Section (4) cciss
cciss — HP Smart Array block driver
modprobe cciss [ cciss_allow_hpsa=1 ]
This obsolete driver was removed from the kernel in version 4.14, as it is superseded by the hpsa(4) driver in newer kernels.
cciss is a block driver for
older HP Smart Array RAID controllers.
option prevents the
driver from attempting to drive any controllers that the
hpsa(4) driver is capable
of controlling, which is to say, the
cciss driver is restricted by this option
to the following controllers:
Smart Array 5300 Smart Array 5i Smart Array 532 Smart Array 5312 Smart Array 641 Smart Array 642 Smart Array 6400 Smart Array 6400 EM Smart Array 6i Smart Array P600 Smart Array P400i Smart Array E200i Smart Array E200 Smart Array E200i Smart Array E200i Smart Array E200i Smart Array E500
cciss driver supports
the following Smart Array boards:
Smart Array 5300 Smart Array 5i Smart Array 532 Smart Array 5312 Smart Array 641 Smart Array 642 Smart Array 6400 Smart Array 6400 U320 Expansion Module Smart Array 6i Smart Array P600 Smart Array P800 Smart Array E400 Smart Array P400i Smart Array E200 Smart Array E200i Smart Array E500 Smart Array P700m Smart Array P212 Smart Array P410 Smart Array P410i Smart Array P411 Smart Array P812 Smart Array P712m Smart Array P711m
The device naming scheme is as follows:
Major numbers: 104 cciss0 105 cciss1 106 cciss2 105 cciss3 108 cciss4 109 cciss5 110 cciss6 111 cciss7 Minor numbers: b7 b6 b5 b4 b3 b2 b1 b0 |----+----| |----+----| | | | +-------- Partition ID (0=wholedev, 1−15 partition) | +-------------------- Logical Volume number The device naming scheme is: /dev/cciss/c0d0 Controller 0, disk 0, whole device /dev/cciss/c0d0p1 Controller 0, disk 0, partition 1 /dev/cciss/c0d0p2 Controller 0, disk 0, partition 2 /dev/cciss/c0d0p3 Controller 0, disk 0, partition 3 /dev/cciss/c1d1 Controller 1, disk 1, whole device /dev/cciss/c1d1p1 Controller 1, disk 1, partition 1 /dev/cciss/c1d1p2 Controller 1, disk 1, partition 2 /dev/cciss/c1d1p3 Controller 1, disk 1, partition 3
Files in /proc
contain information about the configuration of each
controller. For example:
$ cd /proc/driver/cciss $ ls -l total 0 -rw-r--r-- 1 root root 0 2010−09−10 10:38 cciss0 -rw-r--r-- 1 root root 0 2010−09−10 10:38 cciss1 -rw-r--r-- 1 root root 0 2010−09−10 10:38 cciss2 $ cat cciss2 cciss2: HP Smart Array P800 Controller Board ID: 0x3223103c Firmware Version: 7.14 IRQ: 16 Logical drives: 1 Current Q depth: 0 Current # commands on controller: 0 Max Q depth since init: 1 Max # commands on controller since init: 2 Max SG entries since init: 32 Sequential access devices: 0 cciss/c2d0: 36.38GB RAID 0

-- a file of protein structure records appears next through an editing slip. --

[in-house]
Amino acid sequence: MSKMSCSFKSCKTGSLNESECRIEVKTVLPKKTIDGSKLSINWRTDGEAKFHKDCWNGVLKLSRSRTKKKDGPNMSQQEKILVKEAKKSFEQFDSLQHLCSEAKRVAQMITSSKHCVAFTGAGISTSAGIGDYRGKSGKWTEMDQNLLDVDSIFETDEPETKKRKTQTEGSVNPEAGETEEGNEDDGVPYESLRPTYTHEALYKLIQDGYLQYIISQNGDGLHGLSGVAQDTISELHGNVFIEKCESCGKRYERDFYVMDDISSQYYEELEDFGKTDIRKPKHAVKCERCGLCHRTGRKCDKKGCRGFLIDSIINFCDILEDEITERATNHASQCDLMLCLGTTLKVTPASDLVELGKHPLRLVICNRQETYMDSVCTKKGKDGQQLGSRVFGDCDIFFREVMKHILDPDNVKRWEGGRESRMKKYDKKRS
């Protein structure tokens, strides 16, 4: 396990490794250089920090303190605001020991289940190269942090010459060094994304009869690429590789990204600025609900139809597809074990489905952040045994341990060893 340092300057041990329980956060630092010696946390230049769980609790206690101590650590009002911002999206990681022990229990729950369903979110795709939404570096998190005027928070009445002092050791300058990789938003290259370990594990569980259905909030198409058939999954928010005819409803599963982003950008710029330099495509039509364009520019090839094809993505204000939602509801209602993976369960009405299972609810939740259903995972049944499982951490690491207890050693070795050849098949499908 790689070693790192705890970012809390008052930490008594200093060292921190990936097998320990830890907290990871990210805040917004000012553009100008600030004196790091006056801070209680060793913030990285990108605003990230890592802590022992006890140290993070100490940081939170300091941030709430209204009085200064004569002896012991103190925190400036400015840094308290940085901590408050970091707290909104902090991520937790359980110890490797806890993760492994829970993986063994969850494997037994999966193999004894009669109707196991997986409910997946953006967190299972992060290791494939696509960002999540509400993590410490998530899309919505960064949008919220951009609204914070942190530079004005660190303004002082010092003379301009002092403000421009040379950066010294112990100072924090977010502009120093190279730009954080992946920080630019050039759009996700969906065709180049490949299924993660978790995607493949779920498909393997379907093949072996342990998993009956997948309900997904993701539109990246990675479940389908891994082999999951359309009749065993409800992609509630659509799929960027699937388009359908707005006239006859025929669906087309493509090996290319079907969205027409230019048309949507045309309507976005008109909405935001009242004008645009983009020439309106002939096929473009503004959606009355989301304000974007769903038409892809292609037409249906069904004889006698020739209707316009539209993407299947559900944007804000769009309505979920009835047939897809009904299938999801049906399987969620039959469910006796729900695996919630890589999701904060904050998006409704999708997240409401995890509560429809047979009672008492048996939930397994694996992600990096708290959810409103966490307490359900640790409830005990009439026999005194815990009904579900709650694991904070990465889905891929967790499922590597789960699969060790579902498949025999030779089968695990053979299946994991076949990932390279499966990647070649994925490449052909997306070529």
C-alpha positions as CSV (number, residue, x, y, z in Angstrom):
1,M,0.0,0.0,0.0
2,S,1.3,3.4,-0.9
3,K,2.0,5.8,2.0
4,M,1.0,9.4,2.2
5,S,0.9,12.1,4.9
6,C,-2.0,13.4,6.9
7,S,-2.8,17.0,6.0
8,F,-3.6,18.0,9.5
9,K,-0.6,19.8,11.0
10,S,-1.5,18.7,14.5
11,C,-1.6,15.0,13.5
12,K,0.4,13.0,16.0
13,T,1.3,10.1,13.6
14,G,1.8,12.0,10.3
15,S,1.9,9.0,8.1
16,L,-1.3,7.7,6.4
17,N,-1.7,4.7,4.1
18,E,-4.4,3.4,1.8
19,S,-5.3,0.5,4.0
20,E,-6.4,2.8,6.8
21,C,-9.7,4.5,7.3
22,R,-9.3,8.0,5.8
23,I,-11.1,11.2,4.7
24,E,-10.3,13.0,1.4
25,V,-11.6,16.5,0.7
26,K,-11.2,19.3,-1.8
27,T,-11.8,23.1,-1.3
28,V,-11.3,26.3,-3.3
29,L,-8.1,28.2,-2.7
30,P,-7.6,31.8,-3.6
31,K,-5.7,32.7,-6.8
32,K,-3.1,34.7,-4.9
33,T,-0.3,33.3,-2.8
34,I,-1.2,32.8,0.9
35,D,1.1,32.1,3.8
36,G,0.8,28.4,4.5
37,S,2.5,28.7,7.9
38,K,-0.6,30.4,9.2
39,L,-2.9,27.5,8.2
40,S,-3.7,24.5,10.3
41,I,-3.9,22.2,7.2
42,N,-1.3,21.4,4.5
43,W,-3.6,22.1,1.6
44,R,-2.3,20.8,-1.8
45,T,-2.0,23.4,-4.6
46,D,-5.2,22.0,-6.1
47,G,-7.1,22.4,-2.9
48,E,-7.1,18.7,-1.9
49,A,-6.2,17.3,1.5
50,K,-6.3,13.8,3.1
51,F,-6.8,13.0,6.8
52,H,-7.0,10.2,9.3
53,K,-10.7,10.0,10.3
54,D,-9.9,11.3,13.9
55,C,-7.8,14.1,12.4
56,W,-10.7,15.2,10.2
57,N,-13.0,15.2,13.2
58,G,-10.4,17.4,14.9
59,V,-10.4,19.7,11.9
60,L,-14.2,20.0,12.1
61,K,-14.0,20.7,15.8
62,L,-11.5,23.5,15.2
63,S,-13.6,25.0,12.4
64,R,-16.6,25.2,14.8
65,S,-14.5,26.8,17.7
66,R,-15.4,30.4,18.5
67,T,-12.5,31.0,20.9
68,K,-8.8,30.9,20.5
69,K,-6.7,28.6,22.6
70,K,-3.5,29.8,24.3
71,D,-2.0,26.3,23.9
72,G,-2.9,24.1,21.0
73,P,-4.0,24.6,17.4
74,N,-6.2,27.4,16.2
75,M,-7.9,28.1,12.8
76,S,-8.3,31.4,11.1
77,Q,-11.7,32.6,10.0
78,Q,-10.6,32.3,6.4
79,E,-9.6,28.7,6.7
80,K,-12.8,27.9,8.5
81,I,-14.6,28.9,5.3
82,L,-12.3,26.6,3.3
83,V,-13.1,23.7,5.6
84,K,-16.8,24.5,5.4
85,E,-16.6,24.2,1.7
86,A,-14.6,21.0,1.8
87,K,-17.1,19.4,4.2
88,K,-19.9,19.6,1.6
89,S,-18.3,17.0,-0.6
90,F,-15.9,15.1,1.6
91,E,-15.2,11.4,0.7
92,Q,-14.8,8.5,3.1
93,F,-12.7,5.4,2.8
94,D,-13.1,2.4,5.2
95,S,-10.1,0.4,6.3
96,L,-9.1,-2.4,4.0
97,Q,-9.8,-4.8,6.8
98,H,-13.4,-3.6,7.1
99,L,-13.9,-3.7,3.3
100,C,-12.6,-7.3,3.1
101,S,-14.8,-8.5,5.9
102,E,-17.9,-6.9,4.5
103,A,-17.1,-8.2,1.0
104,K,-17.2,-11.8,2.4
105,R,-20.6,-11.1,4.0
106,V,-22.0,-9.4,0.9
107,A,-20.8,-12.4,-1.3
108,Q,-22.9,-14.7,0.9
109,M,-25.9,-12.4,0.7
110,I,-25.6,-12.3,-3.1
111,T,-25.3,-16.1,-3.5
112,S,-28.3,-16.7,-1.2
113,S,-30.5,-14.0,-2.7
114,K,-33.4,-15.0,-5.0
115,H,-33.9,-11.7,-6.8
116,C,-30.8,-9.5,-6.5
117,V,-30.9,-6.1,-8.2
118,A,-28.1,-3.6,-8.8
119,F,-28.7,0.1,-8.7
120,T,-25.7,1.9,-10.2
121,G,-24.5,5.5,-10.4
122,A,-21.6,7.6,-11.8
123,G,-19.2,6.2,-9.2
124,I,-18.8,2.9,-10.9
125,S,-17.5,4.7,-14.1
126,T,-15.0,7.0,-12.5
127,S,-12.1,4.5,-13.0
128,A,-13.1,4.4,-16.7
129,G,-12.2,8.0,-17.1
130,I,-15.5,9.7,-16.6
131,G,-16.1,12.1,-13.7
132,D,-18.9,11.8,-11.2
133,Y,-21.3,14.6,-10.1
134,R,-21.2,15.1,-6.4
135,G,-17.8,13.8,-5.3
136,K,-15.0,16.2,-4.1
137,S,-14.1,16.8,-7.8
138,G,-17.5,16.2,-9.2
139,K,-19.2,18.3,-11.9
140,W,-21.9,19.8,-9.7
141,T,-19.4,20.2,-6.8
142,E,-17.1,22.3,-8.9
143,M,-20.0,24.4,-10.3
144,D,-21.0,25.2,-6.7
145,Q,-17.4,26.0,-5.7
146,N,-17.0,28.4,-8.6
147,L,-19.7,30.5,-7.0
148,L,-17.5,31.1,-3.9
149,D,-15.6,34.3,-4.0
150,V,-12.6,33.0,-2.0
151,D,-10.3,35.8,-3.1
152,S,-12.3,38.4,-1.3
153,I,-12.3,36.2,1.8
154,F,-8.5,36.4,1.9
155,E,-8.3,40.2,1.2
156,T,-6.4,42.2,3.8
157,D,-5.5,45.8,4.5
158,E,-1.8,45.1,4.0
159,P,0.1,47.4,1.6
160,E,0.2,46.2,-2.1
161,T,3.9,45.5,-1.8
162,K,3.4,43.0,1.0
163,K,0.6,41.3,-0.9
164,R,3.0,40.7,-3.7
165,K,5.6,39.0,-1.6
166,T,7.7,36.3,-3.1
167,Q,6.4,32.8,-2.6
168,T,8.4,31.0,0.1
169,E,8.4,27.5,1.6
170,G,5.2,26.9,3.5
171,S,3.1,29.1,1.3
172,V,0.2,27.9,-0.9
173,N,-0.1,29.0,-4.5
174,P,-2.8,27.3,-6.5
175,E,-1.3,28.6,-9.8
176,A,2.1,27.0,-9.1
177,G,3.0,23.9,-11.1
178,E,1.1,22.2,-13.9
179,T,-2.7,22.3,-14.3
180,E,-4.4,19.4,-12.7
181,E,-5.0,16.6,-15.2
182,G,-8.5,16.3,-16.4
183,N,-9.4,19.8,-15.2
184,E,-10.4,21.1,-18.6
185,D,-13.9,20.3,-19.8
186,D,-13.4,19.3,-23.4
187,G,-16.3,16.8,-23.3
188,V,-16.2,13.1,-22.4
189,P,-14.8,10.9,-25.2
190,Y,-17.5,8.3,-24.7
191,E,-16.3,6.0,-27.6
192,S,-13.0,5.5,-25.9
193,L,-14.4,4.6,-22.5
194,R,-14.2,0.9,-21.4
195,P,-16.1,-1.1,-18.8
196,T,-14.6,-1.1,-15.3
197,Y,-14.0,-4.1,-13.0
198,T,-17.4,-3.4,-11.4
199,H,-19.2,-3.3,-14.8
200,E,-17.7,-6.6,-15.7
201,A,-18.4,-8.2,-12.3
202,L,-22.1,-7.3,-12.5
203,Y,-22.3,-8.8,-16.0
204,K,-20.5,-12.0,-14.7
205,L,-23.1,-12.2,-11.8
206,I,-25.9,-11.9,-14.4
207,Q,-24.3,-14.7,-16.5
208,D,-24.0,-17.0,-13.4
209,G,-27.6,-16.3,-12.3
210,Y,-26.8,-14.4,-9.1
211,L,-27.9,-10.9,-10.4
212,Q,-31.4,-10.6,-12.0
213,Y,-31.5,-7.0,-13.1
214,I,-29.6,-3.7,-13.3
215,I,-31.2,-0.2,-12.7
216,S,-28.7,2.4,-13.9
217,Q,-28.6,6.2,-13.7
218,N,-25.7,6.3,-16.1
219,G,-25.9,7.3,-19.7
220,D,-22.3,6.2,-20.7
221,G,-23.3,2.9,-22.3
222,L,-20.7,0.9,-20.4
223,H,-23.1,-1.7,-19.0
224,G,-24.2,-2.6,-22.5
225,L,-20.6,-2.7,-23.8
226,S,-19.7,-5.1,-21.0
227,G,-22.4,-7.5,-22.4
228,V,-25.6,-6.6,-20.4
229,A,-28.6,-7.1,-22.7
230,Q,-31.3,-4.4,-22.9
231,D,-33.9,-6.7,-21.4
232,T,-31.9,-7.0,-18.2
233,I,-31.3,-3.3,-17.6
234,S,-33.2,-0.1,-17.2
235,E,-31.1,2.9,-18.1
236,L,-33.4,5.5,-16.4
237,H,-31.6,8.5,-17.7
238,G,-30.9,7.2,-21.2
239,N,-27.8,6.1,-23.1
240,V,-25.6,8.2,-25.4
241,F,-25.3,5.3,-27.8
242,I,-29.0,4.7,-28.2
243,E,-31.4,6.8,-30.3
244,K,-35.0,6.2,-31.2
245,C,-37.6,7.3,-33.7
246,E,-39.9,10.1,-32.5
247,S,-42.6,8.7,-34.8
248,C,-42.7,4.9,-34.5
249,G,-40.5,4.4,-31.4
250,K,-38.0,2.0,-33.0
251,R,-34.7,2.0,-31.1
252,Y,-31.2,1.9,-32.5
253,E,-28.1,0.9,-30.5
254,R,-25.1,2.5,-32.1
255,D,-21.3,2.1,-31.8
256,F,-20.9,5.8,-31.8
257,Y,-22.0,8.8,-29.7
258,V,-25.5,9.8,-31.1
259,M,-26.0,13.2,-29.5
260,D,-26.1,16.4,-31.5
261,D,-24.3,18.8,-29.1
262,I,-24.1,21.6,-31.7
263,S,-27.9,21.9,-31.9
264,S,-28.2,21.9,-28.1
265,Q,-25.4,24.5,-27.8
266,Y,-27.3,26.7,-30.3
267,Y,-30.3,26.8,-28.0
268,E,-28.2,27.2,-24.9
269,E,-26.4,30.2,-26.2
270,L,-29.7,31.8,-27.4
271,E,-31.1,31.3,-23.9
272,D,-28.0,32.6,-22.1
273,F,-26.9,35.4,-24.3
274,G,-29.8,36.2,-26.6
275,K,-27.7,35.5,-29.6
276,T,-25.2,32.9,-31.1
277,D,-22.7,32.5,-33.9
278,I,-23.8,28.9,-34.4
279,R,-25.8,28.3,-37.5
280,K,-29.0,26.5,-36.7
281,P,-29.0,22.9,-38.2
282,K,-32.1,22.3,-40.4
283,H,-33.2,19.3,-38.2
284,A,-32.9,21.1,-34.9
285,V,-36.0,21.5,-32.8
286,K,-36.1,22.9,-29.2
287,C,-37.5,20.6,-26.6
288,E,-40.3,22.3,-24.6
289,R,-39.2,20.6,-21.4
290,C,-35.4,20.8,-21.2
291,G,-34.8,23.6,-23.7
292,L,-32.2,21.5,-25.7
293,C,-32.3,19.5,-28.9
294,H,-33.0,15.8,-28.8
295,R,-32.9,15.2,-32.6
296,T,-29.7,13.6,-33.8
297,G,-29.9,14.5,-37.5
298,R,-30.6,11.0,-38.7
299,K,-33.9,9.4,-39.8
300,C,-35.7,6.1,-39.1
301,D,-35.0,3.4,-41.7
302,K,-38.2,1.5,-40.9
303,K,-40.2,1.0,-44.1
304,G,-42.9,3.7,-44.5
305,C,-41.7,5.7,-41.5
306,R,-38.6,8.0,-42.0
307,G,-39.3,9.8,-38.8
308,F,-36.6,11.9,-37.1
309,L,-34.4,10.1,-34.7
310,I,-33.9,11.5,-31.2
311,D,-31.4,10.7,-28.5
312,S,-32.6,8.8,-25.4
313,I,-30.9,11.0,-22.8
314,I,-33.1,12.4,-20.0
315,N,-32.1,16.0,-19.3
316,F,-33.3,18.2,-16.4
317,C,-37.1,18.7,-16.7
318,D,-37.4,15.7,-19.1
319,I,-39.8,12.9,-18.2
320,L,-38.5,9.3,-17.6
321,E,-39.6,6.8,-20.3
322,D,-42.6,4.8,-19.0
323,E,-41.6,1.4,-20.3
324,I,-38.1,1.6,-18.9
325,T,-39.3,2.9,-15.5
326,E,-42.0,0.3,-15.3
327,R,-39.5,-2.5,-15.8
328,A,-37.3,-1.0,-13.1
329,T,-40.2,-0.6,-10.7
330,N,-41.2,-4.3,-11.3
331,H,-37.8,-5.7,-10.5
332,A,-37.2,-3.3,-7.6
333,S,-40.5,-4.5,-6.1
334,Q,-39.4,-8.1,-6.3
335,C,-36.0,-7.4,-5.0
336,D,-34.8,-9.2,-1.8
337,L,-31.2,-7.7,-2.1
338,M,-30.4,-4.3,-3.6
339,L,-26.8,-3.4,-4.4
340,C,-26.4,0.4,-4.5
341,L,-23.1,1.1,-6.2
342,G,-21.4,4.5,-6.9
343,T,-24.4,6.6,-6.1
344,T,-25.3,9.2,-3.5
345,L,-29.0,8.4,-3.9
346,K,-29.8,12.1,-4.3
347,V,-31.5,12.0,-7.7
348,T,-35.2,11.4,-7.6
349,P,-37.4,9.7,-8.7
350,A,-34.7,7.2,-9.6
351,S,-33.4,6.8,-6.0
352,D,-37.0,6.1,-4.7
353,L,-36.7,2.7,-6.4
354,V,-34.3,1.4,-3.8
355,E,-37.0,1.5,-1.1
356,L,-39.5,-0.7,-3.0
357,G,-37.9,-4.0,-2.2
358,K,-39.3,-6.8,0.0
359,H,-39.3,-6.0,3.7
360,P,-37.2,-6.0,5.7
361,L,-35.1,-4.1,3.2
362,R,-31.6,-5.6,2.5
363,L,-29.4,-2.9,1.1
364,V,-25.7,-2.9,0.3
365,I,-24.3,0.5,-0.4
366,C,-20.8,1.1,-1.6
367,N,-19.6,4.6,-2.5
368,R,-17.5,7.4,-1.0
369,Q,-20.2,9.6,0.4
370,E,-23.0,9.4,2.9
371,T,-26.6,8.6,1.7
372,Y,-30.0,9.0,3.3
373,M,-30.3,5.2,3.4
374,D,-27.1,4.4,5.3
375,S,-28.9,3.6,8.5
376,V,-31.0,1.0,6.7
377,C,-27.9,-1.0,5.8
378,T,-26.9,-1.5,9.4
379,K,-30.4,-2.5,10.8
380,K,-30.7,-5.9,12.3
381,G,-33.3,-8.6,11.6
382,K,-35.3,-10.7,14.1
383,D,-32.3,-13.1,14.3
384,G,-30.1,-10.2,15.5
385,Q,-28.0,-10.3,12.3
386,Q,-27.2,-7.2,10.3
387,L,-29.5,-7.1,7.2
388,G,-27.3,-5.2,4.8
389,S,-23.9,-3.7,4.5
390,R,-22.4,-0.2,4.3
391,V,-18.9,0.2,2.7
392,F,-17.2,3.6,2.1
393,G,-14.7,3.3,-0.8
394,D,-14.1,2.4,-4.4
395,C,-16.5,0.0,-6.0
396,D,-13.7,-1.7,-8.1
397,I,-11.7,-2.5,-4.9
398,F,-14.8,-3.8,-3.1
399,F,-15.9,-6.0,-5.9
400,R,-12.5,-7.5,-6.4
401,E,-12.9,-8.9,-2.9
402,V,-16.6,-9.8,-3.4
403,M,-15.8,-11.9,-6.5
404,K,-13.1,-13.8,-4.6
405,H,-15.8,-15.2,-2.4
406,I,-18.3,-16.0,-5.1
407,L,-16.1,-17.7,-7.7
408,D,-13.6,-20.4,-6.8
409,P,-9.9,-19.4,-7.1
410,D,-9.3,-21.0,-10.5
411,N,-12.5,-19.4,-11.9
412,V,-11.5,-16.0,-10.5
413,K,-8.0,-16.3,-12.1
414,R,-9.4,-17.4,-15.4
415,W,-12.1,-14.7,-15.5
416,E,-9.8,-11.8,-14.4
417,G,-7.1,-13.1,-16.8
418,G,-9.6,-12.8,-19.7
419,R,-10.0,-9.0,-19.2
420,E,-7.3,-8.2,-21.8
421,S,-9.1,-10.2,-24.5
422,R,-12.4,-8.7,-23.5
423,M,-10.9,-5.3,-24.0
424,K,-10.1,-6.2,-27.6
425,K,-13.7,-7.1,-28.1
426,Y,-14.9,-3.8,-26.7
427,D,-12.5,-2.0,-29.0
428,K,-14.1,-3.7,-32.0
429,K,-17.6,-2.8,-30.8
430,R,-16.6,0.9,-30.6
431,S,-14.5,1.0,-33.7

Files in /sys
Displays the SCSI INQUIRY page 0 model for logical drive
Displays the SCSI INQUIRY page 0 revision for logical drive
Displays the SCSI INQUIRY page 83 serial number for logical drive
Displays the SCSI INQUIRY page 0 vendor for logical drive
A symbolic link to
When this file is written to, the driver rescans the controller to discover any new, removed, or modified logical drives.
A value of 1 displayed in this file indicates that the reset_devices=1 kernel parameter (used by
kdump) is honored by this controller. A value of 0 indicates that the reset_devices=1 kernel parameter will not be honored. Some models of Smart Array are not able to honor this parameter.
Displays the 8-byte LUN ID used to address logical drive
Displays the RAID level of logical drive
Displays the usage count (number of opens) of logical drive
SCSI tape drive and medium changer support
SCSI sequential access devices and medium changer
devices are supported and appropriate device nodes are
automatically created (e.g.,
/dev/st1, etc.; see st(4) for more details.)
You must enable SCSI tape drive support for Smart Array
5xxx and SCSI support in your kernel configuration to be
able to use SCSI tape drives with your Smart Array 5xxx
Additionally, note that the driver will not engage the